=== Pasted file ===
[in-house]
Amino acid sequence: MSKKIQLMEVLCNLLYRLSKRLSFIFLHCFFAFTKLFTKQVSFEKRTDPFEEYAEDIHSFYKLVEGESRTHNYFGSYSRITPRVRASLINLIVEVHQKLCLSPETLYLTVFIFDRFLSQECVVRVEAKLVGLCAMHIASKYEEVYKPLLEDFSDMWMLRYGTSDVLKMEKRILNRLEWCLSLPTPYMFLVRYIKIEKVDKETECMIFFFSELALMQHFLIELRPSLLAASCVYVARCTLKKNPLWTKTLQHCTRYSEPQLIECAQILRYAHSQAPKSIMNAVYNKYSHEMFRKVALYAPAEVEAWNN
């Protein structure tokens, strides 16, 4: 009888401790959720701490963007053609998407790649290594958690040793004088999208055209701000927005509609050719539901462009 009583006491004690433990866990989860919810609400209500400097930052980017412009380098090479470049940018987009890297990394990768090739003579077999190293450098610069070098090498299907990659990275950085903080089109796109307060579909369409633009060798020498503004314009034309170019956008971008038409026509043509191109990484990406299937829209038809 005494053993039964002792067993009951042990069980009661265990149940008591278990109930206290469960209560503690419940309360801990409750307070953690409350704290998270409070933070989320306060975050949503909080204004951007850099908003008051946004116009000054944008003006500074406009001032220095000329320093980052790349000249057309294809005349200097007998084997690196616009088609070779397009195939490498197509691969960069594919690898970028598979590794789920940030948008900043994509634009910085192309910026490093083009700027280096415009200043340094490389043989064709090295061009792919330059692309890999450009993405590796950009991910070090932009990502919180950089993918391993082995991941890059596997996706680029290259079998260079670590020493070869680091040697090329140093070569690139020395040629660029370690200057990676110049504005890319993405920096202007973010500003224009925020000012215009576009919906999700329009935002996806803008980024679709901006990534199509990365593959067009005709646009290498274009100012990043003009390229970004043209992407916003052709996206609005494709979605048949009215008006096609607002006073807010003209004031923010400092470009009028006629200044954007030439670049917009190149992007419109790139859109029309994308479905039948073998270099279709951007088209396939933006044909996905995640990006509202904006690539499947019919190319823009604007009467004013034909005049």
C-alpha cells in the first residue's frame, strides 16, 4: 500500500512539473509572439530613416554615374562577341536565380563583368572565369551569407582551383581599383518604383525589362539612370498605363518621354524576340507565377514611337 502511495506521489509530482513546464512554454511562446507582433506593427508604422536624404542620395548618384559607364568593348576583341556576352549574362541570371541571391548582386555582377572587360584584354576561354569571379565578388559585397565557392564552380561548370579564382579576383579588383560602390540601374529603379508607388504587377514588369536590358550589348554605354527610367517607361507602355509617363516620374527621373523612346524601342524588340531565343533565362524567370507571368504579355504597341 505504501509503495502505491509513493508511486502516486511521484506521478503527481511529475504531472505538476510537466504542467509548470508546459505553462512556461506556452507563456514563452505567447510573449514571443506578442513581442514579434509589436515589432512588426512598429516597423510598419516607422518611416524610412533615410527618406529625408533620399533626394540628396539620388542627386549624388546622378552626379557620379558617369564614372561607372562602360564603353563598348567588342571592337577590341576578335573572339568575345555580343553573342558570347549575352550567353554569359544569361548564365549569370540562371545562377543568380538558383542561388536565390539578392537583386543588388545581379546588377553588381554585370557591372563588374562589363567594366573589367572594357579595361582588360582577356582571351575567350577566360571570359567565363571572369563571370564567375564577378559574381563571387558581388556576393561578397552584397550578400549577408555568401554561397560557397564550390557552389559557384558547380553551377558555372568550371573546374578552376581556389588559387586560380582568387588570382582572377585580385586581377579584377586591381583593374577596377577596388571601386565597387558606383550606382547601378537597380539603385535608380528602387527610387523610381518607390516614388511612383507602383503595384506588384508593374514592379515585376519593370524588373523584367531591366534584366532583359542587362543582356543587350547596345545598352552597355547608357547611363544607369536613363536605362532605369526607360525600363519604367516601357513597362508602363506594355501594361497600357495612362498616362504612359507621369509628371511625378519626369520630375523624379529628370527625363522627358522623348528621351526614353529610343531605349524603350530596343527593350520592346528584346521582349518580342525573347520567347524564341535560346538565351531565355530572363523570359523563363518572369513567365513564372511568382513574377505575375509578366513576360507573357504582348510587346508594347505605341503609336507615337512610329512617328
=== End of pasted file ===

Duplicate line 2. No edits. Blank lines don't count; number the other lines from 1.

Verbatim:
Amino acid sequence: MSKKIQLMEVLCNLLYRLSKRLSFIFLHCFFAFTKLFTKQVSFEKRTDPFEEYAEDIHSFYKLVEGESRTHNYFGSYSRITPRVRASLINLIVEVHQKLCLSPETLYLTVFIFDRFLSQECVVRVEAKLVGLCAMHIASKYEEVYKPLLEDFSDMWMLRYGTSDVLKMEKRILNRLEWCLSLPTPYMFLVRYIKIEKVDKETECMIFFFSELALMQHFLIELRPSLLAASCVYVARCTLKKNPLWTKTLQHCTRYSEPQLIECAQILRYAHSQAPKSIMNAVYNKYSHEMFRKVALYAPAEVEAWNN